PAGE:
Oct. 23, 2000 A hormone that stimulates the production of estrogen has a key role in making the testosterone women need as well, according to researchers at the Medical College of Georgia who say their finding may help explain previously unexplained infertility in women and men.
"The old thought was that follicle stimulating hormone, or FSH, wasn’t necessary for producing testosterone, the male sex hormone, in women or men," said Dr. Lawrence C. Layman, chief of the MCG Section of Reproductive Endocrinology, Infertility and Genetics and senior author on an article published in the Oct. 19 edition of the New England Journal of Medicine.
It was believed that FSH was only involved in making estrogen; that the pituitary makes FSH which stimulates ovaries to produce estrogen and it makes luteinizing hormone, or LH, to stimulate the ovaries in women and the testes in men to produce testosterone.
"We thought that FSH was just for making estradiol, the major estrogen, and LH was for making testosterone," Dr. Layman said. "But what we found was that FSH is necessary to make testosterone in women as well."
The newly discovered role of FSH may help explain why some men have a low sperm count and some women don’t ovulate and enable both to get help, Dr. Layman said. It also opens the door for potential new approaches to male contraception with a medication that blocks FSH, lowering sperm count.
It’s been known that male and female sex hormones are produced from cholesterol. LH initiates the conversion of cholesterol to precursors of male hormones, Dr. Layman said. Through a series of biochemical steps, the precursors then become androgens, or male hormones. In men and, to a far greater extent in women, some of the male hormone is then converted to estrogen.
But the researchers found that FSH also plays a role in normal male hormone production in women; the function of testosterone in women is somewhat unclear, but it does appear to be important in libido.
Dr. Layman, working with colleagues at the University of Chicago, discovered the role of FSH in producing needed testosterone by treating a woman with an unusual problem: she was missing FSH and had an elevated level of testosterone-producing LH.
The barely detectable FSH with an elevated LH scenario should have meant the woman had too little estrogen and too much testosterone. Instead, she didn’t seem to have much of either.
The adult patient had under-developed breasts, had never menstruated and was infertile, all clear indicators of her estrogen deficit. But she did not have body and facial hair as expected because of her high levels of testosterone-producing LH.
When they gave the woman gonadotropin releasing hormones, or GnRH, which stimulate the pituitary to make FSH and LH, her LH increased but her FSH didn’t budge. "What that suggested is there was something wrong with the FSH," Dr. Layman said.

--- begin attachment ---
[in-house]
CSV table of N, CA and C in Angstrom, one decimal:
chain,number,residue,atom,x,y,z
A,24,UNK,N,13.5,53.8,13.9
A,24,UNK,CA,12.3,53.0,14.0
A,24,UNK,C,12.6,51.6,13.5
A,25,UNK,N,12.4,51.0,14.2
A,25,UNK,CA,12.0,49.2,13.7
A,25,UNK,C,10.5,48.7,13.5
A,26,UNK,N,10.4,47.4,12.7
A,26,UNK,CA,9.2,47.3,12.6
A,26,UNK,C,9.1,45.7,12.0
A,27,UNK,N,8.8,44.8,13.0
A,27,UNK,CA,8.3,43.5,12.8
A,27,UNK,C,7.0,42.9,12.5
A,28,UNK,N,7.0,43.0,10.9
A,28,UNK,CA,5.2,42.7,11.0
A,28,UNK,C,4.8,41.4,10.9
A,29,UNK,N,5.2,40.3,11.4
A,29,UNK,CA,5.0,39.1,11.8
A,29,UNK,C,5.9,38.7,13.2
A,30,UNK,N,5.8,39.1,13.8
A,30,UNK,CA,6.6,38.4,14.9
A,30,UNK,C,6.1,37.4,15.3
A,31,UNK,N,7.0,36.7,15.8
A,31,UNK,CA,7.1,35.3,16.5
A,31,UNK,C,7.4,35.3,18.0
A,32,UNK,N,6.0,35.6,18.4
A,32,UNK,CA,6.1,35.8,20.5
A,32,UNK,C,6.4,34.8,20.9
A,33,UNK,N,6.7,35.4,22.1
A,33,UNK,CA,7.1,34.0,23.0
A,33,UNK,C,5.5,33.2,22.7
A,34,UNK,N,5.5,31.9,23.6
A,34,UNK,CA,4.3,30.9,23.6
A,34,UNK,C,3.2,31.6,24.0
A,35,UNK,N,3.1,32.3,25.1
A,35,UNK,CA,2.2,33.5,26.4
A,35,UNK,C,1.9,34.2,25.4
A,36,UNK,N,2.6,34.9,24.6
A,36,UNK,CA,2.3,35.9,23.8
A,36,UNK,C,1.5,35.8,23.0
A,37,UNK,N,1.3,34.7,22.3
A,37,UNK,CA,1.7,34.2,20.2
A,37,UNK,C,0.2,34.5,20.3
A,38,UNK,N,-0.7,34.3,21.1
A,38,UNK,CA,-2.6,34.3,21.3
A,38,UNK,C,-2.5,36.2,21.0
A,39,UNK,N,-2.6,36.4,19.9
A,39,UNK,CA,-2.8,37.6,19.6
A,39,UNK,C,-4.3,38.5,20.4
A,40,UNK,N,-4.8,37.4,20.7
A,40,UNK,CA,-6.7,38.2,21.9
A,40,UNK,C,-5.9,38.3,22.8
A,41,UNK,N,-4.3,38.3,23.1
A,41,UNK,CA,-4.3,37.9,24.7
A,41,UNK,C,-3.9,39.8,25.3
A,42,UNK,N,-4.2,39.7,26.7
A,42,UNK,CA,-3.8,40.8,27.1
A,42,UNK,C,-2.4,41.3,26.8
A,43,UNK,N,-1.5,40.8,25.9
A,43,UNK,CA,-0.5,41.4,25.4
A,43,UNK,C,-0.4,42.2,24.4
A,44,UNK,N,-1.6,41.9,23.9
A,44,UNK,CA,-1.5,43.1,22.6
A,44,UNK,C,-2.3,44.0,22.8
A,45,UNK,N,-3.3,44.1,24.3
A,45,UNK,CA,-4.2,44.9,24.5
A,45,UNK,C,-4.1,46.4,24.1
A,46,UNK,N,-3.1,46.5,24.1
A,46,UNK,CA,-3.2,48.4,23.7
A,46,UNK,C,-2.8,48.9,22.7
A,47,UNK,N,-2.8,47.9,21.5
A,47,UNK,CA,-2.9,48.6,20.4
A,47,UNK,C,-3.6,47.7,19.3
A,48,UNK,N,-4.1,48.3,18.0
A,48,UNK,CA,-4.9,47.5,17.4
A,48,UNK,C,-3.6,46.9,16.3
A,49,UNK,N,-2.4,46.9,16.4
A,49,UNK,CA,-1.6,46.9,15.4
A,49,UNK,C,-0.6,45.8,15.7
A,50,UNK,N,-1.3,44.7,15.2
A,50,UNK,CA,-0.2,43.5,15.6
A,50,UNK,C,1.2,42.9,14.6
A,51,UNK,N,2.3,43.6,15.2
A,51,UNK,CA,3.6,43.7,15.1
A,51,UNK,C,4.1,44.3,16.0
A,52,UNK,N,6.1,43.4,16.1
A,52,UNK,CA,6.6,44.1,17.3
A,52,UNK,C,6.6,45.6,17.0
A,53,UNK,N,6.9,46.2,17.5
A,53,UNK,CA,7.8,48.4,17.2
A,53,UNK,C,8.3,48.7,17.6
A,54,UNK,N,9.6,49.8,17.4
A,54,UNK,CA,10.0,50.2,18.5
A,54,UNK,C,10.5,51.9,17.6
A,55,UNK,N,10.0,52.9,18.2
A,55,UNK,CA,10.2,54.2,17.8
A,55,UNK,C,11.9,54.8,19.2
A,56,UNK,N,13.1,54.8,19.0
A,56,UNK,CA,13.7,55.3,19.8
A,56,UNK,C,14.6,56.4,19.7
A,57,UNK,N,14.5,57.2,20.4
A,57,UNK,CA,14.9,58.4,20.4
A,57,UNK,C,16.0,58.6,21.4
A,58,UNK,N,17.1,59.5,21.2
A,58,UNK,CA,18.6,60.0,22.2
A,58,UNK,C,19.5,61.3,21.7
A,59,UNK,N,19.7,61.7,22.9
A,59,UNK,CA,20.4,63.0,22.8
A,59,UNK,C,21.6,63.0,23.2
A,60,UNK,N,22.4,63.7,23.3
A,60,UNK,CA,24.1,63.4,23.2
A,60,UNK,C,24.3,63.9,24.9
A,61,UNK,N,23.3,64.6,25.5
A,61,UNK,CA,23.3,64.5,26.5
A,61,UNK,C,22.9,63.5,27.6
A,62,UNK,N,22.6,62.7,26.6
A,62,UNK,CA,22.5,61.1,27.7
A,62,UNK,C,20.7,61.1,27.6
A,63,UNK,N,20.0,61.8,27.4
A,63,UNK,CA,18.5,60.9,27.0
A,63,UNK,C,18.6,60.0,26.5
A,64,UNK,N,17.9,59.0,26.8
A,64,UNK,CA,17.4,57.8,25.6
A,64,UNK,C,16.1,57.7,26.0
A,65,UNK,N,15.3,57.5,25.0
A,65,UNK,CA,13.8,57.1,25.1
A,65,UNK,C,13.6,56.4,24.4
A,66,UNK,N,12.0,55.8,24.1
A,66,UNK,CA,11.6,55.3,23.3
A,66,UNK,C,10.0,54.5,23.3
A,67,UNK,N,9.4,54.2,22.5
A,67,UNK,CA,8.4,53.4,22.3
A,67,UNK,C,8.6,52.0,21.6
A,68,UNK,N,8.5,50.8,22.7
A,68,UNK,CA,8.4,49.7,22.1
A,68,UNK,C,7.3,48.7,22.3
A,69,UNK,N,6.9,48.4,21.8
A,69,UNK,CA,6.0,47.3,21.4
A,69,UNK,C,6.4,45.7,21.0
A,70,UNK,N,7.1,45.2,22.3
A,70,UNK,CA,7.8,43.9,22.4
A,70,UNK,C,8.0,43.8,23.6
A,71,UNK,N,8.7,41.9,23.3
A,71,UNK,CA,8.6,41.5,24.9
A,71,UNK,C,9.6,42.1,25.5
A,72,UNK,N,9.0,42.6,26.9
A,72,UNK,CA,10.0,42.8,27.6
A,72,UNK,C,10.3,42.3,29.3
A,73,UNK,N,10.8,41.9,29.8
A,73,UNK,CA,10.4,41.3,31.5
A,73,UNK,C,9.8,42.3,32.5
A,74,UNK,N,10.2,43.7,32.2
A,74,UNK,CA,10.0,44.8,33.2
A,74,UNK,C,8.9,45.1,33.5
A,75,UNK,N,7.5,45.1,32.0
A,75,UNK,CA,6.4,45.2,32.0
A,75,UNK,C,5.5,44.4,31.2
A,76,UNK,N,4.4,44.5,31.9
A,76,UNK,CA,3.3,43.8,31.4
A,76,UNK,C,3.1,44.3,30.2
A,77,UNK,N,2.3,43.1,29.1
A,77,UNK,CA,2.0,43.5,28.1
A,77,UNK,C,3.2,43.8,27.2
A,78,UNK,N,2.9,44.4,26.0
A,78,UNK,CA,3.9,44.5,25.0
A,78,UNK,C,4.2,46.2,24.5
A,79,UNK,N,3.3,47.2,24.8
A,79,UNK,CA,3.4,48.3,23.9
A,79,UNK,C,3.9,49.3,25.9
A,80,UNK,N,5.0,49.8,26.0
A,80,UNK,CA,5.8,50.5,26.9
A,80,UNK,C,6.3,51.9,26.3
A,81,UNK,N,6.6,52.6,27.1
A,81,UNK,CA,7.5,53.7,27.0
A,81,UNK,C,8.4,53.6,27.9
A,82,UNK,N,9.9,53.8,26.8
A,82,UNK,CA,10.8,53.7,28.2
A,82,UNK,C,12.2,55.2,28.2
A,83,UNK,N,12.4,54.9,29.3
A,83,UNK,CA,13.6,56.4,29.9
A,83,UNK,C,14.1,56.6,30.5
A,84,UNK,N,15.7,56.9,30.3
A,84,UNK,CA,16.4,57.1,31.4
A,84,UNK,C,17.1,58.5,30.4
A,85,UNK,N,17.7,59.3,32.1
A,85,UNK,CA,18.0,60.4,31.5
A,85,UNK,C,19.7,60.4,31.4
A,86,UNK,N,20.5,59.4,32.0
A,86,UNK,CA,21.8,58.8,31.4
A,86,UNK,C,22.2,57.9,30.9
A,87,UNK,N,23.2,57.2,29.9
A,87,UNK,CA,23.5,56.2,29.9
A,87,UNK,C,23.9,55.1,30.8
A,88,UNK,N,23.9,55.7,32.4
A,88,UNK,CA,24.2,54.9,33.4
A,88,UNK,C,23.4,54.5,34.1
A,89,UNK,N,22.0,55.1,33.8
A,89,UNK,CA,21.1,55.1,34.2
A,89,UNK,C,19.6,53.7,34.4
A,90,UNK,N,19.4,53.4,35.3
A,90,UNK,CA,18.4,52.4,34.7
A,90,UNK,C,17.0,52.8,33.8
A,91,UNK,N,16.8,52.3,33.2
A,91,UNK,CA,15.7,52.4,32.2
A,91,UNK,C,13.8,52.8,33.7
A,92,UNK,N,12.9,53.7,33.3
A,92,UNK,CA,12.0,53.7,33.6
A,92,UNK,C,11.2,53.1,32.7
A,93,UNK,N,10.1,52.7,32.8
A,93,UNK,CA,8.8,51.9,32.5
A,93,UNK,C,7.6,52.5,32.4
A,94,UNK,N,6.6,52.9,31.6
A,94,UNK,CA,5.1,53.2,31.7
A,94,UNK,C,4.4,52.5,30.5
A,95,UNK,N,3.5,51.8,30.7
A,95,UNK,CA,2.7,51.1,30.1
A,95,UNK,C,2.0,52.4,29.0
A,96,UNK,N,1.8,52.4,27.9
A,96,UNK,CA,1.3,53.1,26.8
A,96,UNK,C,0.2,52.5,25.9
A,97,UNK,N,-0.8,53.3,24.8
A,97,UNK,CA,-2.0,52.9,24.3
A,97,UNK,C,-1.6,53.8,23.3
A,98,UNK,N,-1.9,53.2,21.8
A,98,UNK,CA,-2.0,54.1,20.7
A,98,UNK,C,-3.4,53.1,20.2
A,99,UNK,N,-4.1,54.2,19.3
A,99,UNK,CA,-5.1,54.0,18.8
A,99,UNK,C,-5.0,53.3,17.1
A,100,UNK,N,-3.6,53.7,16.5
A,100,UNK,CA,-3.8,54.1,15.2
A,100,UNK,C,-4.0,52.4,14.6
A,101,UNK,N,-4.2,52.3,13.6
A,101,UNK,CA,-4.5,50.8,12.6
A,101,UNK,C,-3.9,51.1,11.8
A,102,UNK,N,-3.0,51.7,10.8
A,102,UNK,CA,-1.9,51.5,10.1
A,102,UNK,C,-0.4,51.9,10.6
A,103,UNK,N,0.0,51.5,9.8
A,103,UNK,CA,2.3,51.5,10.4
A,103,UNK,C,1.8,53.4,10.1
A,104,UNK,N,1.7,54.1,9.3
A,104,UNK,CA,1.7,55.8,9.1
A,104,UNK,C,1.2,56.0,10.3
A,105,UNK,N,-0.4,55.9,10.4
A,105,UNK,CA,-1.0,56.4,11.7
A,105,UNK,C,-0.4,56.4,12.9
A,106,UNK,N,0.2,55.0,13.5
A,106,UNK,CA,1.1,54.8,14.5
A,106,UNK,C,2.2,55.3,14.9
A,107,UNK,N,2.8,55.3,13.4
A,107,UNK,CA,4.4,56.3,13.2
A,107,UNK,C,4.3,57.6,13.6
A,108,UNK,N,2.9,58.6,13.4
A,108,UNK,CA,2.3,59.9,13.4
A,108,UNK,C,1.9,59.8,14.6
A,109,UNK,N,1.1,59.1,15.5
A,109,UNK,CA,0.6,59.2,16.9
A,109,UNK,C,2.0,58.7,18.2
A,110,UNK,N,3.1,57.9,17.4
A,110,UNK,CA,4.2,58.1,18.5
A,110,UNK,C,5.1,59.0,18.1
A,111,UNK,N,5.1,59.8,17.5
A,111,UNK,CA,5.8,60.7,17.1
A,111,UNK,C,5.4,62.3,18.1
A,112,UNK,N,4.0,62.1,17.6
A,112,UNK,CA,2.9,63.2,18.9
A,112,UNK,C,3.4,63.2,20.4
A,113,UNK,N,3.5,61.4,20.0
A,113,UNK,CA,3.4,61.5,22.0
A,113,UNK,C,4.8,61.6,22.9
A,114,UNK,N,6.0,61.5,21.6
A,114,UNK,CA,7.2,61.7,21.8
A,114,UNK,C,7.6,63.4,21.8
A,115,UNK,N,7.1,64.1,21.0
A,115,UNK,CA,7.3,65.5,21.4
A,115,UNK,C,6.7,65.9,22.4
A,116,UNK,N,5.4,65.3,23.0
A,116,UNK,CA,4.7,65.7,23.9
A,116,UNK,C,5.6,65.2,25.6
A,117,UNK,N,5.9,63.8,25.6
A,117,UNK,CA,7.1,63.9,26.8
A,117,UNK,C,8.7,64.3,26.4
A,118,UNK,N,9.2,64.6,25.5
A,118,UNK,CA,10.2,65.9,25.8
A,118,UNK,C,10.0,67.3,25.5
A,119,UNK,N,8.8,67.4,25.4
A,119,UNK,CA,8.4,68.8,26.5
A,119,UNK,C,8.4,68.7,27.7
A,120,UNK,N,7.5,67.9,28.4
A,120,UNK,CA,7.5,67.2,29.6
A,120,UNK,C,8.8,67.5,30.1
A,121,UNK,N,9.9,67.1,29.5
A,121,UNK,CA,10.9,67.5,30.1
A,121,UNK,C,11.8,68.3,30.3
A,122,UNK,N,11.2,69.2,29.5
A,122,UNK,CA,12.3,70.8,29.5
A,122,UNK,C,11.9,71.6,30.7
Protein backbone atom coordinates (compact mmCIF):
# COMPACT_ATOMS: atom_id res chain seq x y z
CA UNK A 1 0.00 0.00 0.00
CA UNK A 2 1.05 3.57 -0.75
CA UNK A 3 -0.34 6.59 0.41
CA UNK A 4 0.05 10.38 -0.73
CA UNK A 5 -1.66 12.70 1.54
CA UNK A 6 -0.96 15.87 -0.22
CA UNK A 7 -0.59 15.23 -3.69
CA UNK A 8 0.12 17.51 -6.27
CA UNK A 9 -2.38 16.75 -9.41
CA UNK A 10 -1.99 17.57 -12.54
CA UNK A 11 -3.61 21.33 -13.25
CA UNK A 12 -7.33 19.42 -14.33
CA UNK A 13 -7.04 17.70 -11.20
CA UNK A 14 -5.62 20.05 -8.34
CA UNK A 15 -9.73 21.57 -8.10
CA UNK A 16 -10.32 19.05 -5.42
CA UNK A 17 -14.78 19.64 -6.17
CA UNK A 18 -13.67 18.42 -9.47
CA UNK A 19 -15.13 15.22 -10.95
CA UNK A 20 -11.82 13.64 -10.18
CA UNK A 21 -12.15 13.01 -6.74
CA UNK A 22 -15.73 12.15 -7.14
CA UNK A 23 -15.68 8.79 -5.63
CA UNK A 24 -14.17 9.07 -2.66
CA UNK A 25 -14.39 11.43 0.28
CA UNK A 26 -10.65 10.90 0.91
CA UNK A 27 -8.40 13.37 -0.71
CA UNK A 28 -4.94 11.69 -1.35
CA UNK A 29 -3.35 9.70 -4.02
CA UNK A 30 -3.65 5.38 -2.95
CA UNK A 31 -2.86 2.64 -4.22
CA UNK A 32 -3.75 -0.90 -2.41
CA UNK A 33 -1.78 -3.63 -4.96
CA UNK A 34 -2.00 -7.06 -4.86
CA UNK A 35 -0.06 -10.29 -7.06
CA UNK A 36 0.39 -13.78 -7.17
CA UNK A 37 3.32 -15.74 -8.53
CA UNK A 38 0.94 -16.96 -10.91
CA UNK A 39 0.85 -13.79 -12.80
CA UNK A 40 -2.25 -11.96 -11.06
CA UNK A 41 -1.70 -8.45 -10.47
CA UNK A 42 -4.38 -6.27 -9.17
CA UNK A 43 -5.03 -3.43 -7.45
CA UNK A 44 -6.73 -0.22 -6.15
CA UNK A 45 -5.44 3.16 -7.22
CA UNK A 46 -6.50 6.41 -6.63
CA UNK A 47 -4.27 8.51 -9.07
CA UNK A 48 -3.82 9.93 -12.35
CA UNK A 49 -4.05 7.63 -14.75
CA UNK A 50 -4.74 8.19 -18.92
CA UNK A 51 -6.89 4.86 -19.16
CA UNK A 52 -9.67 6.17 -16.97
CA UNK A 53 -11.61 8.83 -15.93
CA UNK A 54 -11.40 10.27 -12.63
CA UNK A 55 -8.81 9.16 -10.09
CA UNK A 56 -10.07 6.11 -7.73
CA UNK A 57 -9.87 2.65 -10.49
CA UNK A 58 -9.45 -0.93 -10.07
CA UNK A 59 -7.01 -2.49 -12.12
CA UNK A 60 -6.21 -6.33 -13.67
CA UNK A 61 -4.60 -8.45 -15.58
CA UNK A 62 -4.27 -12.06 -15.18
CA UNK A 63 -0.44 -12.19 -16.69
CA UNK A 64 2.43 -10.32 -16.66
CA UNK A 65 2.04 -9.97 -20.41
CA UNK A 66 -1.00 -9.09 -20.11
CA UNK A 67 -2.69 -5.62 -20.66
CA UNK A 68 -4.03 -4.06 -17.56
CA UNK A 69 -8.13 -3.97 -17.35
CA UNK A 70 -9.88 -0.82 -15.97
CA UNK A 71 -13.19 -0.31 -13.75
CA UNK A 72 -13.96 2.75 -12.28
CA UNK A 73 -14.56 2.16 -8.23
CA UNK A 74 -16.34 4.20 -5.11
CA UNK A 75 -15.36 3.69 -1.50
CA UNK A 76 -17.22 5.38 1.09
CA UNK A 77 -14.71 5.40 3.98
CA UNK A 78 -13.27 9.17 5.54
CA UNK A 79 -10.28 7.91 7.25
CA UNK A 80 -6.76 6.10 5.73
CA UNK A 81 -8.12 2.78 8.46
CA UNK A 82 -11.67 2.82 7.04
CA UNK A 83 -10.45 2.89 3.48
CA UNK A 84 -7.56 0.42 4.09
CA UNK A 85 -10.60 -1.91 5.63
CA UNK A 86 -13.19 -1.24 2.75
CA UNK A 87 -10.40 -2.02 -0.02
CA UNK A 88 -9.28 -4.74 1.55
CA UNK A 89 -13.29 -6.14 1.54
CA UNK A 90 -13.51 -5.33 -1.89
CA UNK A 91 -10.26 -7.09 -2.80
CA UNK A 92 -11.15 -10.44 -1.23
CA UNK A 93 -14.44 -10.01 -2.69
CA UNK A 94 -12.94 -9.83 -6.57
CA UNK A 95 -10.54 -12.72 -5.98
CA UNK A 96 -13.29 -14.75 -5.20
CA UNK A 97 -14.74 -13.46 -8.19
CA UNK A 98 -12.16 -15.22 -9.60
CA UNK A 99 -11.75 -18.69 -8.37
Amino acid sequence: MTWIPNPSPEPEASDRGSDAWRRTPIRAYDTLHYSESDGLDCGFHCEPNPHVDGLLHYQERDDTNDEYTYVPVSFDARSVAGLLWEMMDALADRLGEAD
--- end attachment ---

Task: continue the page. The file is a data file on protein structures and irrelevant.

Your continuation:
Looking further, he found a genetic basis for the scenario: two mutations in the beta subunit of her FSH gene. FSH and LH genes have alpha and beta components; they have the alpha subunits in common, but different beta subunits. "Since she could make LH but not FSH, it was likely to be a beta subunit of FSH that was mutated and not the common alpha subunit," Dr. Layman said. He was the lead author of a study on this finding published in the New England Journal of Medicine in 1997.
The woman then went to the Clinical Research Center at the University of Chicago where she was given human chorionic gonadotropin or hCG, a longer-acting LH-like protein, that should have increased her testosterone level, but it was unchanged.
So they gave her shots of hCG and FSH and her testosterone level tripled into the normal range. "That shows that you also need FSH to make normal testosterone," Dr. Layman said. Her estrogen level also went up slightly because she got one dose of FSH, the missing hormone.
The doctors determined she needed estrogen to enable sexual development and protect her bones. She now takes birth control pills, which contain estrogen and progesterone, Dr. Layman said. If she decides to have a child, she can receive comparatively expensive FSH injections to stimulate ovulation. "When she eventually wants to do that, we hope to measure a variety of other hormones and see what FSH’s normal effect is," he said.
"This patient, a rare patient, who has mutations in her FSH beta gene, already has taught us a lot about normal physiology," Dr. Layman said. "And that often happens when you find something rare."
The researchers’ latest finding indicates that doctors may want to check for mutations of the FSH beta gene in women with unexplained infertility; that’s about 25 percent of infertile women, Dr. Layman said. Most women with the mutation should respond to FSH injections, he said.
Milder mutations of the FSH beta gene may explain why some women experience normal puberty but are still infertile. "We are looking at that now," Dr. Layman said.
But despite his finding in a woman, Dr. Layman theorizes that FSH beta mutations may be even more common in men where it’s responsible for low sperm count. That’s another study he is beginning now by collecting DNA from several hundred males and females with unexplained infertility and looking at the FSH beta gene. They also are screening these patients for other gene mutations that may explain infertility.
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